Fishing order could decimate Tarbert industry

A TARBERT fisherman claims up to 50 jobs in the village may be lost if a Firth of Clyde fishery regulating order is imposed, reports Mark Davey in today’s Argyllshire Advertiser.
Kenny MacNab, 59, the chairman of the Clyde Fisherman’s Association, spoke out after meetings organised by the Sustainable Inshore Fisheries Trust (SIFT) in Tarbert and Inveraray last week.
It seems fishermen’s jobs lost is just the tip of the iceberg and that SIFT’s proposals for a Firth of Clyde regulating order, covering scallop and prawn fishing, could cause processing plant job losses and put hauliers out of business.
In addition, MacNab (pictured) claimed that restricting the Clyde fishery could jeopardise up to 100 jobs at a shellfish processing plant in Uddingston, which was built, two years ago, at a cost of £1.6 million with 40 per cent from a government grant.
SIFT claims the order would manage the Firth of Clyde in a different way to help it achieve good ecological status by 2020 as required by the European Union’s marine strategy framework directive.
The order would include fishing vessels being licensed, a curfew with no scallop fishing before 6am or after 9pm, a king scallop minimum landing size of 110mm and a ban on the French dredge.
MacNab said: ‘The Clyde is the most regulated part of the Scottish coast; we already have a weekend ban.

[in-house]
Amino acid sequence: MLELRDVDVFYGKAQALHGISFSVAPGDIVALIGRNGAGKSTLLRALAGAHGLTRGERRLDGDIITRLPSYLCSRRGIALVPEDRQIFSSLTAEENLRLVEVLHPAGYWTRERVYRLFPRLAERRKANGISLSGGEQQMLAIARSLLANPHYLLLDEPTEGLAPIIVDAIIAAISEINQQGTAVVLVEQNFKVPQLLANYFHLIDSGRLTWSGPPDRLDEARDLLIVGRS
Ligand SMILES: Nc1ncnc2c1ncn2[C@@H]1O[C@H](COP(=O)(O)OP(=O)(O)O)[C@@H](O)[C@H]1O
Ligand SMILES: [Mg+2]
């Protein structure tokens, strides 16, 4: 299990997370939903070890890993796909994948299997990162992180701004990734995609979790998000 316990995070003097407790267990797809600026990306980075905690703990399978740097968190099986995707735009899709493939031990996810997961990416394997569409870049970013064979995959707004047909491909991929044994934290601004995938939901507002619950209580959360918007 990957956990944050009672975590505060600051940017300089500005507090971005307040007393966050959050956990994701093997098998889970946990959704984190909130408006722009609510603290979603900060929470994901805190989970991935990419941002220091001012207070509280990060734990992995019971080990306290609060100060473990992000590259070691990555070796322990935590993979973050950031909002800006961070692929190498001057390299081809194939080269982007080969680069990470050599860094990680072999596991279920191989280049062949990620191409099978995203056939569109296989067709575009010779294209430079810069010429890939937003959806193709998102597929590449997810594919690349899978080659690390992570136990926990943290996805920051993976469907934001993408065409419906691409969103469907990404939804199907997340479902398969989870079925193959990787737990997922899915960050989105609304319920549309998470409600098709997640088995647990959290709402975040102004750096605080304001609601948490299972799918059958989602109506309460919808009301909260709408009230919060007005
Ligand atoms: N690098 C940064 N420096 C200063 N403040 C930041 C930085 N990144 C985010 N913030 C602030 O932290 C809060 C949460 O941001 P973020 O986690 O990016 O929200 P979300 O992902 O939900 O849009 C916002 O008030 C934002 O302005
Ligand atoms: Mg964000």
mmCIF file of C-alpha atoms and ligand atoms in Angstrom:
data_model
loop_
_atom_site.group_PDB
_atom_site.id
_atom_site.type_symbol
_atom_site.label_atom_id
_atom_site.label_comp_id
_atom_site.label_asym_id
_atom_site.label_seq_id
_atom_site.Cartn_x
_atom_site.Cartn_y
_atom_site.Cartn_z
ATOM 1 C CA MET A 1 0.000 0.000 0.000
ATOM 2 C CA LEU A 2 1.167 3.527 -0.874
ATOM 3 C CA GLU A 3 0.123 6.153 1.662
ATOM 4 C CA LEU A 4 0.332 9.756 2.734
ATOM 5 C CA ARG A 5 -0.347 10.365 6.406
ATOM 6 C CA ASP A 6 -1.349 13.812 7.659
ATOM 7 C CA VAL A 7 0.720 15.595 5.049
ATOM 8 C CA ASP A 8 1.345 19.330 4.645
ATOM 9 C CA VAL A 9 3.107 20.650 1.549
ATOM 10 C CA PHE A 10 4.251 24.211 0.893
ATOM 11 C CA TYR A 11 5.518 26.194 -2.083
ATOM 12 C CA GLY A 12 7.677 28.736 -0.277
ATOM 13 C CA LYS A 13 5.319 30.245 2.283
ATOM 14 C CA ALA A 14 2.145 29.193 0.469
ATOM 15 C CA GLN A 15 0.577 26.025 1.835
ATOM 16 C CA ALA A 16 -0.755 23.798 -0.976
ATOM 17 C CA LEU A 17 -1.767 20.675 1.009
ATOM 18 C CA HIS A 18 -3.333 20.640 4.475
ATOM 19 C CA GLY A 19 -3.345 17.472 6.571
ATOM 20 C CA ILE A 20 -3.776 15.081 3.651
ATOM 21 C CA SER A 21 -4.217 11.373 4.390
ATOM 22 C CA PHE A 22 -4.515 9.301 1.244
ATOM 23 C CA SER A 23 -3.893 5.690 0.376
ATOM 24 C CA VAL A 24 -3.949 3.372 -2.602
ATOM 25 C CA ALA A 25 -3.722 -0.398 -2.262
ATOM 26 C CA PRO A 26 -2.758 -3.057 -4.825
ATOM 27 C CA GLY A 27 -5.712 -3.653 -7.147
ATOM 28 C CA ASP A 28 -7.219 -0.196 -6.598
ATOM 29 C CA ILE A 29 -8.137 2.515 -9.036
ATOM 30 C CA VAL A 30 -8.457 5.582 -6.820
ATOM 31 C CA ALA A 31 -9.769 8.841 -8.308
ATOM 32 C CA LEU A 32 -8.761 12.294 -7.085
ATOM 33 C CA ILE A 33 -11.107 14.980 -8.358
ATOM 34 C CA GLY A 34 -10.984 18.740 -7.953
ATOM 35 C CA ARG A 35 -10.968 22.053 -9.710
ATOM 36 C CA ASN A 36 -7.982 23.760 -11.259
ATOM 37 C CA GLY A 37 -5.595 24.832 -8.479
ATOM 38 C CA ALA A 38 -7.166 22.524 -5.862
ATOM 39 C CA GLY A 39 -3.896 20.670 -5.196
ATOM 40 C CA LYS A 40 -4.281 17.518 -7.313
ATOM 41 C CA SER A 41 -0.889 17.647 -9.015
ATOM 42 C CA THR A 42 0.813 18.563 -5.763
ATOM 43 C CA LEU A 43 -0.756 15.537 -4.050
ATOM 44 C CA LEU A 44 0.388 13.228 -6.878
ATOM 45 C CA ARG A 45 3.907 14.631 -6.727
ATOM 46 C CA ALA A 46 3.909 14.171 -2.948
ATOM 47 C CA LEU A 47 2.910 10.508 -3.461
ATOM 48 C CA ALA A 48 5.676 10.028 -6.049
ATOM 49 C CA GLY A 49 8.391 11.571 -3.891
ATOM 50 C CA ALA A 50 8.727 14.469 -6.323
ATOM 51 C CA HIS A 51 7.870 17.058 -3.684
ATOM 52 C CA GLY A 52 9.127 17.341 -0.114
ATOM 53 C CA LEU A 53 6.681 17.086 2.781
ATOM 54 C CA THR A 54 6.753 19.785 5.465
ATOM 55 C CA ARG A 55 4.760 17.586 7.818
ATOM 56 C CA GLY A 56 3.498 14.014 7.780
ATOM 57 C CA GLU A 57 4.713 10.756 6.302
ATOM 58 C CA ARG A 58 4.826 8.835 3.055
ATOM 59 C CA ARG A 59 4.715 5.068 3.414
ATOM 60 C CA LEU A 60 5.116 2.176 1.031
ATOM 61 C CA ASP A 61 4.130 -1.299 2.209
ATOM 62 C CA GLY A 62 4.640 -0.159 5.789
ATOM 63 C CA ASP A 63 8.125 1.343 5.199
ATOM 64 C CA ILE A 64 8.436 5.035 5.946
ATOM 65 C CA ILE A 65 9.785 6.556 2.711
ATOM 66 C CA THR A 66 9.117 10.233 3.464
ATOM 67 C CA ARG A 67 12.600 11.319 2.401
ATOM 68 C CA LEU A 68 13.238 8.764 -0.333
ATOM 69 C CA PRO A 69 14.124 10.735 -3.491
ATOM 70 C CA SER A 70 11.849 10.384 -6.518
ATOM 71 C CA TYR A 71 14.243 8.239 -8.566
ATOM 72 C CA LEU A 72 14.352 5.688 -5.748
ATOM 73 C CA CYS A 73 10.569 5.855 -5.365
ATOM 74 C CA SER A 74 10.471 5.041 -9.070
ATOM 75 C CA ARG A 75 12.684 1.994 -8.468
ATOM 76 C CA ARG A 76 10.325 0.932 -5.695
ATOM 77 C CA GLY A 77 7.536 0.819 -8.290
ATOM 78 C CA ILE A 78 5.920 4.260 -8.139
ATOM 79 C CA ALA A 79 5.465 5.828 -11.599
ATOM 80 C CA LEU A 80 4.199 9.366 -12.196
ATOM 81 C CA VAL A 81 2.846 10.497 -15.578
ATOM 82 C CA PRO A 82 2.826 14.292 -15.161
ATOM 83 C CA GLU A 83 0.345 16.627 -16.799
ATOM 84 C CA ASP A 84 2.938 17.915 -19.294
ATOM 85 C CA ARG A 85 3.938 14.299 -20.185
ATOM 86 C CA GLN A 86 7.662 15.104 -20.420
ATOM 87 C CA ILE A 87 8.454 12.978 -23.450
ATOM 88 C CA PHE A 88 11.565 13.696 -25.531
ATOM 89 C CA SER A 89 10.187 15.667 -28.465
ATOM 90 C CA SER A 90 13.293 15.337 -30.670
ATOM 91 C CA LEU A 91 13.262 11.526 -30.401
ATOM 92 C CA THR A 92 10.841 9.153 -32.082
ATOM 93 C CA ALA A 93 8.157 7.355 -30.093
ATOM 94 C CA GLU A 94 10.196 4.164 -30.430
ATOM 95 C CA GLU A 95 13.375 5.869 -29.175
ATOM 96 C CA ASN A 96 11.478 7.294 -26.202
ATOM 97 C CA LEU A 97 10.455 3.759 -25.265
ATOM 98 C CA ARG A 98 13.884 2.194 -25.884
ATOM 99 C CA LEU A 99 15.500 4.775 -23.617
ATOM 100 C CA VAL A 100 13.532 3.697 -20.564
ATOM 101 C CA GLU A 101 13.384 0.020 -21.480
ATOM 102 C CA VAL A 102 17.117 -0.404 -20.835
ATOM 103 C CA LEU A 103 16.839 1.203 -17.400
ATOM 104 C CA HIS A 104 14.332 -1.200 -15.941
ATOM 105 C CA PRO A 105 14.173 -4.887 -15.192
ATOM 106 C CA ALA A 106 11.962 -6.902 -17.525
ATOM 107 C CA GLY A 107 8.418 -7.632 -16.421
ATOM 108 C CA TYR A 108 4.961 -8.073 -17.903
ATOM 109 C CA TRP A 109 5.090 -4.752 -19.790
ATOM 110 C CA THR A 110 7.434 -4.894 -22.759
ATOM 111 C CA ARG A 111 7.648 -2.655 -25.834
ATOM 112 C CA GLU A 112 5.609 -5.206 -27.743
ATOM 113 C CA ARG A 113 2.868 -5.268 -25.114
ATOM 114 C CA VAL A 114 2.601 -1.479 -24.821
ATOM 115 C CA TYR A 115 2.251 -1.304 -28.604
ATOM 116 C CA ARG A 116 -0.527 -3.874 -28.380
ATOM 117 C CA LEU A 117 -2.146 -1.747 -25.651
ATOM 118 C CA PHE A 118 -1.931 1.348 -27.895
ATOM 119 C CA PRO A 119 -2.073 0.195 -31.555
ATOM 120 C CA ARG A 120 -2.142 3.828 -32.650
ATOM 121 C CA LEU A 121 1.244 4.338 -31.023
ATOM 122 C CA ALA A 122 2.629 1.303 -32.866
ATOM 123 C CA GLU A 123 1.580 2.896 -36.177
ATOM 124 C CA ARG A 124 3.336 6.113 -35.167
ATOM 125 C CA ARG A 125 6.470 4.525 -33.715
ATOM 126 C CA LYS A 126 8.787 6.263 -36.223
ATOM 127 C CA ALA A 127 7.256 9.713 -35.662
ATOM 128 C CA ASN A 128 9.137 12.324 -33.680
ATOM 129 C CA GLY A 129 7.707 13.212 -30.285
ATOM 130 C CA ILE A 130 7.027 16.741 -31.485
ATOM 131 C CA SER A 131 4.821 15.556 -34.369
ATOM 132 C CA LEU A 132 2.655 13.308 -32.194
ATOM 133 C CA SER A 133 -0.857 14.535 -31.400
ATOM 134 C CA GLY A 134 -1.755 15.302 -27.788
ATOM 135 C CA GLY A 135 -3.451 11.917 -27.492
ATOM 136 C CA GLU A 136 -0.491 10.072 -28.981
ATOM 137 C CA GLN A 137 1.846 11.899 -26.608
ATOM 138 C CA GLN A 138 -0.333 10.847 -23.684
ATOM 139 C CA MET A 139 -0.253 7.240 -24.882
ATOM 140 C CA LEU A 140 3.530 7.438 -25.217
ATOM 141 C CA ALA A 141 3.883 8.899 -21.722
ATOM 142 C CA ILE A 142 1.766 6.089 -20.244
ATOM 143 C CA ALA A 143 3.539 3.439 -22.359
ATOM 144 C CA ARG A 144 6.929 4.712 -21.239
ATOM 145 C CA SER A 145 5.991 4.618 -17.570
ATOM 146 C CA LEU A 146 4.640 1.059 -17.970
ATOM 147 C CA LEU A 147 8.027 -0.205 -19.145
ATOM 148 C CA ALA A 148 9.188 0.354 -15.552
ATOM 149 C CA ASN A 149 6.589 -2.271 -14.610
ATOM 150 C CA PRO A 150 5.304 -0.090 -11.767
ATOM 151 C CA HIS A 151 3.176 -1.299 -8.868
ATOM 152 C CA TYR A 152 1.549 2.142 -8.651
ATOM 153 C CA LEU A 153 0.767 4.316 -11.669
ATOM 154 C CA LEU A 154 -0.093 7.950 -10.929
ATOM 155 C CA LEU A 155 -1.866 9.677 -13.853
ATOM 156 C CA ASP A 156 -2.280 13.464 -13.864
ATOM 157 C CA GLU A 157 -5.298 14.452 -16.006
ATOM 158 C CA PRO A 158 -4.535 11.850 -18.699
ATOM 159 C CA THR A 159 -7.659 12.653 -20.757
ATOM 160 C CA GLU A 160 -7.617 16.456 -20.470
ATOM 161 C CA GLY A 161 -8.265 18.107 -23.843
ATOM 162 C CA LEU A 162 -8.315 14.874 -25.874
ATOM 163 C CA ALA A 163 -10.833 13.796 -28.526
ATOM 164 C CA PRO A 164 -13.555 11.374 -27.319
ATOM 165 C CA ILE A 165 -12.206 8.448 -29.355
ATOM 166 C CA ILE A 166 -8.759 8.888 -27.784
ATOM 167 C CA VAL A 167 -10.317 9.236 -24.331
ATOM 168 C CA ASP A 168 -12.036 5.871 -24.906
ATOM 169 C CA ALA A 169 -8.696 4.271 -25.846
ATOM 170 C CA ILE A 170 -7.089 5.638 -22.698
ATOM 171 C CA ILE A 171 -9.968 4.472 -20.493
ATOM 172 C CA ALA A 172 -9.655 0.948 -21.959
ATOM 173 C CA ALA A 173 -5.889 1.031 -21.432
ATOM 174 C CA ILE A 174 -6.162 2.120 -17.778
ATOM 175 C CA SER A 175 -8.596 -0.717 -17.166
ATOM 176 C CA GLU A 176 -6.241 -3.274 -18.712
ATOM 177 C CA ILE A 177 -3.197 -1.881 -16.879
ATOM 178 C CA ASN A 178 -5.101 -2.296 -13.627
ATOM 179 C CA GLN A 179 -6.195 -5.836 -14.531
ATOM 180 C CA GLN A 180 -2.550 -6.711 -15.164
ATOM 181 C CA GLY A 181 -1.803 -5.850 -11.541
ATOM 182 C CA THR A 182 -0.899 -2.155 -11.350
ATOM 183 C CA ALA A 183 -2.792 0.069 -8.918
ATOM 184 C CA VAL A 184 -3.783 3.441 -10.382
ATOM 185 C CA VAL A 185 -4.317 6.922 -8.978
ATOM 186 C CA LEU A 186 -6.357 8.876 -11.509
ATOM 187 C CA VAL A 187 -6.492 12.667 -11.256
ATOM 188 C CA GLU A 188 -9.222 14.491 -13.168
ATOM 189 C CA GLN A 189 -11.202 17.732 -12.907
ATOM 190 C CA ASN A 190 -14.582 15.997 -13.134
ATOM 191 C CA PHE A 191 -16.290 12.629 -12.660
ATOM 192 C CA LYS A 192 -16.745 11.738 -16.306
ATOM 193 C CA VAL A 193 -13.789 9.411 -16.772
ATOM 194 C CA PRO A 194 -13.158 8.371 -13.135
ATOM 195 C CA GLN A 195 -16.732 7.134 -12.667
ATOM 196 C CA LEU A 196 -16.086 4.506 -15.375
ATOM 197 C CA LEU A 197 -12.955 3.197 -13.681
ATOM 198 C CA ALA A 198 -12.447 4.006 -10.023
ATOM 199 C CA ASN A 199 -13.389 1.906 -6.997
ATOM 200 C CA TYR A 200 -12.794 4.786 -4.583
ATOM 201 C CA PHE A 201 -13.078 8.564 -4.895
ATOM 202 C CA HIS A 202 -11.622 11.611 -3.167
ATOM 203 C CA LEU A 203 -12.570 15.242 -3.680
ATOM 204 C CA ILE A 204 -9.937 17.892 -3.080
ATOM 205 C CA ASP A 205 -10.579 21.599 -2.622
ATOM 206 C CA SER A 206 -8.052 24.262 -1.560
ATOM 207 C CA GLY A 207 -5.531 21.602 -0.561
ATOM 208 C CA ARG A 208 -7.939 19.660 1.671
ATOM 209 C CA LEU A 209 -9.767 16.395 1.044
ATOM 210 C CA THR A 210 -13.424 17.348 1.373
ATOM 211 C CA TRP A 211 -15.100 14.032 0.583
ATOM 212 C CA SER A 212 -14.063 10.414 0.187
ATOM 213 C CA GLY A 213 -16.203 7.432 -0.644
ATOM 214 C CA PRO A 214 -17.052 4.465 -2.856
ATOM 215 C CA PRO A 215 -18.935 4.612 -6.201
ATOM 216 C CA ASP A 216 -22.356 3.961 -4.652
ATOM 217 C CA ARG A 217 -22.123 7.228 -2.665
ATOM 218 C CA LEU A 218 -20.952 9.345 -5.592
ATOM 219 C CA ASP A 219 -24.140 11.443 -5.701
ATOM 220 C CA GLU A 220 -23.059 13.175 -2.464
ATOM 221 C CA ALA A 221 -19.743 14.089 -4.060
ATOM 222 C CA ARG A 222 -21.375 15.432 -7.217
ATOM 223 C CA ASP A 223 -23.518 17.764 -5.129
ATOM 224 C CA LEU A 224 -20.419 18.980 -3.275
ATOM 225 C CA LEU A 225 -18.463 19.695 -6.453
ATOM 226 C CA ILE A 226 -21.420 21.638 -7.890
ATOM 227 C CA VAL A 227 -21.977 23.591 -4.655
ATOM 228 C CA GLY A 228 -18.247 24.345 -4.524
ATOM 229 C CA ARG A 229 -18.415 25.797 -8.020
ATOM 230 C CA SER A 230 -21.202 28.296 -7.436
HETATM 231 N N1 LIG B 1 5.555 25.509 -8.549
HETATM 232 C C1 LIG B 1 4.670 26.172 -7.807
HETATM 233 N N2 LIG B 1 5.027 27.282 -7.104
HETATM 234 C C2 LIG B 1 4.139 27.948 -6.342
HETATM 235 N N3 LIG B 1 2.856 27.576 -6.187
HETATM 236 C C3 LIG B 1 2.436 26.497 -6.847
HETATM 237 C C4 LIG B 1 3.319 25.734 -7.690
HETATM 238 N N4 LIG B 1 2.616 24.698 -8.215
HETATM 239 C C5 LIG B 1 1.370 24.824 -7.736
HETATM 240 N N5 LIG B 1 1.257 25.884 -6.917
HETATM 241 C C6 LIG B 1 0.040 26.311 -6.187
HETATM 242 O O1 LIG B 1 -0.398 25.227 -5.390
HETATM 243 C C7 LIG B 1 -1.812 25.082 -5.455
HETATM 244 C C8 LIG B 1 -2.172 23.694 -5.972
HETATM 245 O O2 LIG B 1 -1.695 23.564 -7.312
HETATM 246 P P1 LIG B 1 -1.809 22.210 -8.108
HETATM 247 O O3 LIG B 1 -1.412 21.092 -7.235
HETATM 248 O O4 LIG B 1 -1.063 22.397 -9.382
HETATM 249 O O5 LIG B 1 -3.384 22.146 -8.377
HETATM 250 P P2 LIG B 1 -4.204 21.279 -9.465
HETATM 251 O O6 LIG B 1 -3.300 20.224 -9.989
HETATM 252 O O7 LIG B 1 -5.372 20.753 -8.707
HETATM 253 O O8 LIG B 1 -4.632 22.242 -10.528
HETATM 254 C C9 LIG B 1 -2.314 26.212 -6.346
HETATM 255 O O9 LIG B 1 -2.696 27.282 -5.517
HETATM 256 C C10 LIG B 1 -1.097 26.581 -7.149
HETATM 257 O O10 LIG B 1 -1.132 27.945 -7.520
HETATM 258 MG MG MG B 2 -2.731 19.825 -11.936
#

‘Boats are limited to below 70ft long, plus we have technical measures on the trawling gear. Net mesh size prohibits by catch, we are only taking shellfish, so it is a very ‘clean’ fishery.’
SIFT executive director Charles Millar said: ‘This is the preliminary round of discussions, when the information is submitted it will be opened up to public consultation, including by the Scottish government because of the views being given by the fishing community.’
MacNab’s family has fished from Tarbert for five generations but now he fears that could be lost and the knock on effect could even make the village unviable.
He said: ‘The Scottish government want rural communities to be sustainable and Tarbert is at the moment, but it would not take much to sway it the other way.’
He has been lobbying MSPs and regularly travels to Edinburgh to make sure Tarbert’s fishermen have a voice.
Argyll and Bute MSP Michael Russell said: ‘I have made it clear to SIFT and the local fishing communities that the only way a regulating order could be introduced would be by negotiation and agreement with all involved.
‘There is no reason why a sensible compromise cannot be reached because it is in everyone’s interest to secure a sustainable long term fishery but nothing can nor should be imposed.
‘I will be seeing SIFT this week to make that point.’